Antidote to coronavirus fears: Trust in leaders

The global outbreak puts a useful spotlight on governments that have built up credibility, transparency, and other traits of trustworthy leadership.

Reuters
A woman wearing a mask in precaution of the coronavirus prays at the Kwan Im Hood Cho Temple in Singapore Feb. 19.

In South Korea, the first democracy to cope with a massive outbreak of the coronavirus, President Moon Jae-in is scrambling to be seen as a trusted leader against harsh public criticism of his response. “This is an unusual emergency situation,” Mr. Moon had to explain Monday. “Instead of limiting our imagination with regard to policy, we have to make bold decisions and implement them quickly.”

In Singapore, by contrast, Prime Minister Lee Hsien Loong has largely kept the trust of citizens in his highly centralized island state. The government, for example, helped prevent panic on social media by setting up its own WeChat platform to provide accurate information. By being transparent and instructive, it maintained credibility.

Meanwhile in China, health officials admitted Friday they had created mistrust by constantly altering the “criteria” for what is a “confirmed case” of the virus. The confession may have been an attempt to regain trust and, with it, public cooperation.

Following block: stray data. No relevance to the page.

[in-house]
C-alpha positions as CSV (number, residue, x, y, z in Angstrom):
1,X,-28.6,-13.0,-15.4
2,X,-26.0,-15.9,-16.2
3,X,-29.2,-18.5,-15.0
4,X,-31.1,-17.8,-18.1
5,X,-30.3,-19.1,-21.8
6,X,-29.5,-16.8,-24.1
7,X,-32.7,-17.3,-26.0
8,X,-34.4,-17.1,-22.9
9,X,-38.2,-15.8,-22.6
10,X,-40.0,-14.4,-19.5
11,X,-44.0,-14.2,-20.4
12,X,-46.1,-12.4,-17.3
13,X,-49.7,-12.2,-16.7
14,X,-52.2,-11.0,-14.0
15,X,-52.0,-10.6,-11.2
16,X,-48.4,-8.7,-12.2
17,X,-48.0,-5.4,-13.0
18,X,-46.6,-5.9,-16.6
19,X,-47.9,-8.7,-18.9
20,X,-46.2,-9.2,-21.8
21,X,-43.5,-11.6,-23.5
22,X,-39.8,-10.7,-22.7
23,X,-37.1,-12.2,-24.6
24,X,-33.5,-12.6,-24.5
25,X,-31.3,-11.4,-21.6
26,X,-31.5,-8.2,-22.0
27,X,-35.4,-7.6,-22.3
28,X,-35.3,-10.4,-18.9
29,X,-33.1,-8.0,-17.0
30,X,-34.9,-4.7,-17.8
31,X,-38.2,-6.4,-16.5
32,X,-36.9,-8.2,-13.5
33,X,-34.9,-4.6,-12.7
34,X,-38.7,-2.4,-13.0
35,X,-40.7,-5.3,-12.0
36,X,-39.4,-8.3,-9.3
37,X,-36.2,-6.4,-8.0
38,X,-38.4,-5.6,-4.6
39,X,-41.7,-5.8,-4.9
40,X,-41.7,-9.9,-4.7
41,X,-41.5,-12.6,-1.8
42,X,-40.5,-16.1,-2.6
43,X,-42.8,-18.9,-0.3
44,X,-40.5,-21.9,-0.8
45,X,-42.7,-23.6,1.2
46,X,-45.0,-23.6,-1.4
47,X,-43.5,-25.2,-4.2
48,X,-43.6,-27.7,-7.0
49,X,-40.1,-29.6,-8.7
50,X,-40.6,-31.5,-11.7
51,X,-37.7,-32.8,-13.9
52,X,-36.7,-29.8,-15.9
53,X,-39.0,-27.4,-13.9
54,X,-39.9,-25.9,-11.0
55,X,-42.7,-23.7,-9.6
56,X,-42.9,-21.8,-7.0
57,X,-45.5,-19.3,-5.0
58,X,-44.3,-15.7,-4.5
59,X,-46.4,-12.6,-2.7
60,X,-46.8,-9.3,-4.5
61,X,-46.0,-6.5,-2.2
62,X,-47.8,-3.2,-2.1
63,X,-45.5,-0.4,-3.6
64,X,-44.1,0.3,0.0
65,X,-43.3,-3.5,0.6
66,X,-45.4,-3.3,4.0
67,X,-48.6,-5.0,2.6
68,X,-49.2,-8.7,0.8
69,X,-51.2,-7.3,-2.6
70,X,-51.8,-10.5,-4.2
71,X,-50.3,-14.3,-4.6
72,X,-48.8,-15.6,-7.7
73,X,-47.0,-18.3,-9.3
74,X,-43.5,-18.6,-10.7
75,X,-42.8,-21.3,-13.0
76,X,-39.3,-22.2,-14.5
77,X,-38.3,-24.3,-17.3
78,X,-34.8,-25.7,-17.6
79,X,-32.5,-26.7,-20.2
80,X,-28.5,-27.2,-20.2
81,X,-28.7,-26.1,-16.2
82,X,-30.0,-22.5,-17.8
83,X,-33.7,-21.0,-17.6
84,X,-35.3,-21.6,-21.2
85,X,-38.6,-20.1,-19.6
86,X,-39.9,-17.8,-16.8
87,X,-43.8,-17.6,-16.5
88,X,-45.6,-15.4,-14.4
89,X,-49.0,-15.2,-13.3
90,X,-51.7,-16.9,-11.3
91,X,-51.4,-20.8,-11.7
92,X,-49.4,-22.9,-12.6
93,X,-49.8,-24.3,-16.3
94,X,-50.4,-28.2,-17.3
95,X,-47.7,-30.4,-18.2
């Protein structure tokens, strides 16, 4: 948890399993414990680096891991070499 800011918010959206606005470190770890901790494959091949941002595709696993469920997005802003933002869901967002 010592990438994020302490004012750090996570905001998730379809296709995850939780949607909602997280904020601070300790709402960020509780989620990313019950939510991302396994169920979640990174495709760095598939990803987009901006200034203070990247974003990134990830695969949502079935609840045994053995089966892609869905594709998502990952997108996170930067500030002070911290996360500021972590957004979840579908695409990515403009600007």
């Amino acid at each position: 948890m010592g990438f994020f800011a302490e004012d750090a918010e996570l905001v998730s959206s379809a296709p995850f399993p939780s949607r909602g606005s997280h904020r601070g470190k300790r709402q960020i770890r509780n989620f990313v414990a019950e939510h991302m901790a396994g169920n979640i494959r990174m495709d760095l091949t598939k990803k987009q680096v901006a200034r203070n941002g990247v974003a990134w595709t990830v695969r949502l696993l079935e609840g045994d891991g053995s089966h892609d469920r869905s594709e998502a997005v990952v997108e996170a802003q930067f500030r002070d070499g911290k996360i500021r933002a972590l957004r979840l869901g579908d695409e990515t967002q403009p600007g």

With reports of more outbreaks beyond China, leaders in many countries are desperate to keep or restore trust in order to cope with both the virus and the viral fear that has come with it. The range of responses puts a favorable spotlight on those governments that already had built up competent health systems and honest communications to meet such a challenge.

In general, examples of trusted leadership are getting harder to find, according to the latest “Trust Barometer” from communications firm Edelman.

In its latest survey of 28 countries, it found two-thirds of people do not have confidence that “our current leaders will be able to successfully address our country’s challenges.” A similar number “worry technology will make it impossible to know if what people are seeing or hearing is real.” And 57% said news media is “contaminated with untrustworthy information.”

Edelman recommends all leaders try to be ethical as they also try to be competent in solving problems. Government, for example, must reduce partisanship, address problems at the community level, and partner with the private sector. Trust “is no longer only a matter of what you do – it’s also how you do it,” the report states.

Trust in leaders and their expertise to handle a health crisis is an essential “vaccine” in controlling public fears. Governments need the traits of trust – integrity, transparency, accountability, and compassion – long before a crisis hits. Or, as China and other countries are finding, they must scramble to build up trust. As they do, fears will lessen and help end this global outbreak.

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